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Column: Consequences of negative pet food claims

Making claims on the absence of specific ingredients is now fundamental in pet food marketing strategy. Common negative claims on pet food labels are “no X”, “zero X”, “0% X”, “X-free” and “100% X-free”. In mature markets, grain-free dog and cat foods have gone mainstream, which relates to the appeal and clarity of the negative descriptor. Many pet owners now believe that grains are unnatural and thus unhealthy. Negative claims undeniably serve marketing, but there are downsides.


A negative claim as a true statement of fact provides very distinct information to pet food purchasers. This information may be either neglected or gathered. For many dog and cat fanciers the allure of pet foods appears to lie, not so much in the presence of positive attributes, but in the absence of supposed negative elements. Consequently, adoption and continued usage of pet food with negative claims extend beyond nutritional value. Claiming what a pet food does not contain may unfairly stigmatize that ingredient. The “no X” statements generally concern ingredients that are safe and fit. While being informed about the product, the consumer may question the suitability of X as a pet food ingredient. Negative claims therefore tend to wrongly disparage the concerning ingredients of other products. When blending into public opinion, negative claims cannot be fought with science. The demonised ingredient then vanishes from the pet food ingredient list even though it may have a good record and inventory.

Health claims

EU regulation allows that the pet food label draws attention to the absence of a substance. Negative content claims must not give the impression that products containing that particular substance are dangerous. Elaboration of a negative claim into purported benefits requires scientific substantiation that is available to competent authority. Health claims on non-dietetic pet foods shall not point at preventing, treating or curing a disease.

The legal definition of labelling includes information supply and advertisement through packaging, documents or internet. Some manufacturers support the wholesomeness of their grain-free pet food by trotting out the unfitness and harmful impact of grains.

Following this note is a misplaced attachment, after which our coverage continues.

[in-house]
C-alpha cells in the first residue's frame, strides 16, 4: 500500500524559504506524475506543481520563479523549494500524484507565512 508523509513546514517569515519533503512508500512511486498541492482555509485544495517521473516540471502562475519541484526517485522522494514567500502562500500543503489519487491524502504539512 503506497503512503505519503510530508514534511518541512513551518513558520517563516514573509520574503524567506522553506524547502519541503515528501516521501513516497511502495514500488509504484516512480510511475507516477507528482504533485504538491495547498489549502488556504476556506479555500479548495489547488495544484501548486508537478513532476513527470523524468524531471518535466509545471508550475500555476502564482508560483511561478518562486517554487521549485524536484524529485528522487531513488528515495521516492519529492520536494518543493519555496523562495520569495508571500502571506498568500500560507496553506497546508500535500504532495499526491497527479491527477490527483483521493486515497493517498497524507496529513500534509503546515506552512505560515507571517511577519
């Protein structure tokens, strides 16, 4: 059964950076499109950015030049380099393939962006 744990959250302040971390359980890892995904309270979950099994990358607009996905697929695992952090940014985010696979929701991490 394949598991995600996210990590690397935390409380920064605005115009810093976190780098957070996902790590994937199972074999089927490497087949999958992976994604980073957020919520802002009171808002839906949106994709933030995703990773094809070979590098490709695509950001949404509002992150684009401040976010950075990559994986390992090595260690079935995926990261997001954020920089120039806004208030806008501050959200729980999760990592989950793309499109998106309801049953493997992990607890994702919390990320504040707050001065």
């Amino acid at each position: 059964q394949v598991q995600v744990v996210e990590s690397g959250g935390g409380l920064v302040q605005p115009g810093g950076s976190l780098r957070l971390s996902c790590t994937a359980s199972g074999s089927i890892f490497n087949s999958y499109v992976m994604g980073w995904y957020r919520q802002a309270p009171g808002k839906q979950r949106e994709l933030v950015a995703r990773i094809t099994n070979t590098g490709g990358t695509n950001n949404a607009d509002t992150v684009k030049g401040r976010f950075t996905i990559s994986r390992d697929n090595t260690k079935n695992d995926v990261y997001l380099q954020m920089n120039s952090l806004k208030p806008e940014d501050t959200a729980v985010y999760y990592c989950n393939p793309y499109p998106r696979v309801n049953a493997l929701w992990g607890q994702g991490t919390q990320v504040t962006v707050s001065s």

Such health claims are illegal as they are unrelated to the product in question, scientifically unfounded, and suggest disease prevention.


Highlighting the absence of a substance can be done in different terms. When using the words “no added X” or “without added X”, substance X has not been added to the product, but the detection of traces is acceptable. Use of the words “free from X” or “X-free” does not allow even traces of X. For specific compounds, including gluten, there are fixed maximum concentrations. 
In some degree, ingredient cross 
contamination is unavoidable under good processing practices. Accordingly, certain batches of pet foods with “X-free” claim may contain detectable X and breach the law. Mislabelling of pet foods indeed occurs. A recent study showed that in 20 out of 52 pet foods a non-declared meat species was detectable and/or a declared meat species was undetectable. In two studies, 14 out 16 hypo-allergenic foods, including dietetic foods, accommodated demonstrable protein sources not listed on the label.

Pet health

Well-formulated complete foods with negative claims provide good nutrition and sustain pet health. Contamination-based mislabelling of pet foods, without or with negative claim, involves misinformation for the buyer, but it normally does not compromise animal health. 
However, consider the following scenario. A non-symptomatic dog or cat, with proven adverse reactions to ingredient X, develops clinical signs after feeding a (hypo-allergenic) food selected because it is explicitly labelled “X-free”. If analysis shows the presence of X, the food maker could be made responsible for the diseased animal.

Anton C Beynen is affiliated with 
the R&D department of Vobra Special Petfoods in Veghel, the Netherlands and a well-known industry expert on pet food and pet health for many years. 
In his column for AllAboutFeed he 
sheds some light on recent and remarkable developments in the pet food 

This article was featured in AllAboutFeed 23.1 2015, Read more article from the issue here. Click on show to see previous issues.

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